’68 is a lovely name for a baby
A standard account of the events of ’68 in France might focus around the release of potential; there was no classic revolution but the emergence of a culture of self realisation, one with important ethical and political impact. These same events were criticised at the time and since as self-indulgent and a threat to social stability. Such commentaries were, largely, the terrain of the right. Today, whilst such a critique still exists in some senses, by and large the right has assimilated the major part of the ideas that might be identified as of ‘68 (leaving aside one: that it is a threat to social stability although this still functions as a good marketing device).
Discussing the legacy of ’68 in debate with Bernard-Henri Levy, where Levy makes a series of comments which display pride in the legacy of ’68, Zizek makes the point that the invasion of the Russians into Prague during the ‘68 Prague spring was, in a sense, the saving of the hopes of the libertarian left. Similarly that in France, the failure of ‘68 was in a sense the same, it protected a particular dream whereby the free thinking revolutionary state of mind, if nothing else, could overcome, at some point, the state of things as they are.
I think, by extension, this state of achieving what became a personal liberty (to be a socialist/gay/whatever) is now included in the state of things as they are. While this latter point may appear to offer a notional efficacy to personal liberty, such an interpretation avoids facing up to the profound strength of the state of things as they are. If more proof could be wanted, the war against Iraq took place, against all of the counter movements of the liberal left, many of whom indeed supported it.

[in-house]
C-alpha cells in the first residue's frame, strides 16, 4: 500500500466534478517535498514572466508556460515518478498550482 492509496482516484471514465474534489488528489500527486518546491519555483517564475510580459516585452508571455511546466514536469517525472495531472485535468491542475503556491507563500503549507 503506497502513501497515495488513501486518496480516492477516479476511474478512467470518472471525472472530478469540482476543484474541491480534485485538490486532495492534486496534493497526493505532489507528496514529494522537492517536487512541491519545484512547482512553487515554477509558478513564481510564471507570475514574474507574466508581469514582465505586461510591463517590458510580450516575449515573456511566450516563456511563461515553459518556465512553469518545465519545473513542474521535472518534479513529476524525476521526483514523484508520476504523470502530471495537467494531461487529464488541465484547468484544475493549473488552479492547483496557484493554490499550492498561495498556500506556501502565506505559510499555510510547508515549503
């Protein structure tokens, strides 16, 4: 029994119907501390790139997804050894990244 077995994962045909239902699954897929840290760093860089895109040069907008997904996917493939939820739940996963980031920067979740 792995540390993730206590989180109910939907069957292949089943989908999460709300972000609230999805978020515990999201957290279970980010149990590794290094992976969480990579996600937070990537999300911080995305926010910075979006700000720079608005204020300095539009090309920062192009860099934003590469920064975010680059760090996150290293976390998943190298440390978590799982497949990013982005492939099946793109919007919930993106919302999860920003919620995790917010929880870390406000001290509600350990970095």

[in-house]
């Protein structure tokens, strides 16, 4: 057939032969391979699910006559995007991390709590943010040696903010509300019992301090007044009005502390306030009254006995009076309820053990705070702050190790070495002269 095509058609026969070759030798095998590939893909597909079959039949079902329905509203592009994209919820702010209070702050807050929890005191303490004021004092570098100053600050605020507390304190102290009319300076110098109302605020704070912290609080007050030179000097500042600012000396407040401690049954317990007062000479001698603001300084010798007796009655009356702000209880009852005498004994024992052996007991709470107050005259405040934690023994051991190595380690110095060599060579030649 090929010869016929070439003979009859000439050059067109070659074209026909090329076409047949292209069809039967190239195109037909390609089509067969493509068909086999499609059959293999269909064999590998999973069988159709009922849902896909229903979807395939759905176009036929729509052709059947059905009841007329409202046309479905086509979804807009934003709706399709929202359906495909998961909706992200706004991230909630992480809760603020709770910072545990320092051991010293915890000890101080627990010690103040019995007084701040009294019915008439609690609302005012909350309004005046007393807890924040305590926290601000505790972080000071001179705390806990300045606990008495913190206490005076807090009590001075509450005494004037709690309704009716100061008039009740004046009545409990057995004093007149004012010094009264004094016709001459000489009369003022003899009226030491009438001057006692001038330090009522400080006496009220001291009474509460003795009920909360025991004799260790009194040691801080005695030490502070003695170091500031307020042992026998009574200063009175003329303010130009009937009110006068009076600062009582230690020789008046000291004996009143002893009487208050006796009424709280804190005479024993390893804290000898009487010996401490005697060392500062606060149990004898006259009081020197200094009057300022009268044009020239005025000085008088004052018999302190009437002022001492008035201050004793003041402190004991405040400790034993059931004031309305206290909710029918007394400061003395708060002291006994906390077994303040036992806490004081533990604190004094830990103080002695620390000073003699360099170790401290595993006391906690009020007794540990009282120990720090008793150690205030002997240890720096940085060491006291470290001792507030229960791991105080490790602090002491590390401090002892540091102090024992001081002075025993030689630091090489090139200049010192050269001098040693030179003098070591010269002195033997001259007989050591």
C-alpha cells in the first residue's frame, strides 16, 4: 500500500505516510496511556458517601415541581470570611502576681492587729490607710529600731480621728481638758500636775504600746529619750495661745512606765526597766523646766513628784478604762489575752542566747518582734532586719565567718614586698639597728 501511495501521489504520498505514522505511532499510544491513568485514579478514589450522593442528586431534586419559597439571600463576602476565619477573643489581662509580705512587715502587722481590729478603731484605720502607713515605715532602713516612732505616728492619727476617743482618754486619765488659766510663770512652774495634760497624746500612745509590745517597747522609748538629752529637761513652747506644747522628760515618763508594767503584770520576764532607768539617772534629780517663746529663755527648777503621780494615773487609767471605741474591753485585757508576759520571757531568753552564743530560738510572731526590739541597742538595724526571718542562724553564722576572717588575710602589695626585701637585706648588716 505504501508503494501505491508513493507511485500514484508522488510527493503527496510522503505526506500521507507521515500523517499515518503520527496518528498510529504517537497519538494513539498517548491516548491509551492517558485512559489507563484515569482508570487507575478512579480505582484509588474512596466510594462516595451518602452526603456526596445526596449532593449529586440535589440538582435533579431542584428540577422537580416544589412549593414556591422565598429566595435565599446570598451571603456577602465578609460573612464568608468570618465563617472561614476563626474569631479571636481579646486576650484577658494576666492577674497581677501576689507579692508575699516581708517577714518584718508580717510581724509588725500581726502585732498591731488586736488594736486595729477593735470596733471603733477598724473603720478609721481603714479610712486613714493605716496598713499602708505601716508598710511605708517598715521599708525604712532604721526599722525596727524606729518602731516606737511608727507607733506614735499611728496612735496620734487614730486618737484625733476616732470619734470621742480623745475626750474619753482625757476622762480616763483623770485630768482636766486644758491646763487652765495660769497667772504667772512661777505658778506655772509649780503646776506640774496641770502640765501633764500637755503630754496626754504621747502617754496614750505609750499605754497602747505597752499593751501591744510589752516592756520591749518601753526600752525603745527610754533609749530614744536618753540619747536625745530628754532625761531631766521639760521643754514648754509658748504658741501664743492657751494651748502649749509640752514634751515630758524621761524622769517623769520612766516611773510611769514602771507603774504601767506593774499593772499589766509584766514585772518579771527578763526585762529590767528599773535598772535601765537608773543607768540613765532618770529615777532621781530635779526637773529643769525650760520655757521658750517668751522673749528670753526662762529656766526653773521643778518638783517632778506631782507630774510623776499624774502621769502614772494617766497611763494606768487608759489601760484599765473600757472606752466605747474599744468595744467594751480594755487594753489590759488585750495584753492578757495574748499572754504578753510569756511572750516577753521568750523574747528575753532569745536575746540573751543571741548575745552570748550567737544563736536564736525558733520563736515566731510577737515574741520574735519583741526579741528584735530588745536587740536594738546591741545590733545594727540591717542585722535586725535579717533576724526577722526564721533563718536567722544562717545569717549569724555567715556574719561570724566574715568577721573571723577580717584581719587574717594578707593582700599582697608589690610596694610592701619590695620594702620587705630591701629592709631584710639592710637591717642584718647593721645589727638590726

Levy becomes uncomfortable at this discussion. It is a challenge to him because as a ‘man of the left’, a public intellectual, his work and reputation emerges across his involvement at some level with the events of ’68 in Paris. It was for him, as for many, a stepping off point from when onwards different sorts of agency, political, sexual etc., became not permissible but possible. He comments that there is a clear break in ‘68, a turning upside down of philosophical, political, gender possibilities.
Zizek doesn’t disagree with this, he acknowledges that there has been clear ethical advance from ‘68 onwards; this is visible and admissible as positive. What he insisted on was describing were the ways in which the features of ’68 had become essentially conservative, that what we observe through this knowledge is the working of contemporary ideology, one that includes the positive benifits of self discovery, being true to yourself. It is well known that Bosnian Serb wartime president Radovan Karadzic when arrested was an alternative medical practitioner and wrote poetry. Zizek makes a very important observation that we must be aware of the dark side to a post-’68 legacy, conscious that such journeys of self-emancipation can go two ways.
Watching the debate I felt that what Levy was missing, or didn’t want to acknowledge, is that precisely in the way ‘68 changed things, the dialectical reversal that Zizek explores, is a another point at which possibilities are upturned. Levy finds himself upside down. Categories of thought that he has known as of the left, of being constructive, radical at some level, are emerging as being, above all, now included in the way things are, a set of relations that were the target of ‘68. This is not just a critical point but of critical importance as the legacy of ’68 is an expression of the dominant ideology to which duty is paid best of all by the consumer, capitalist order.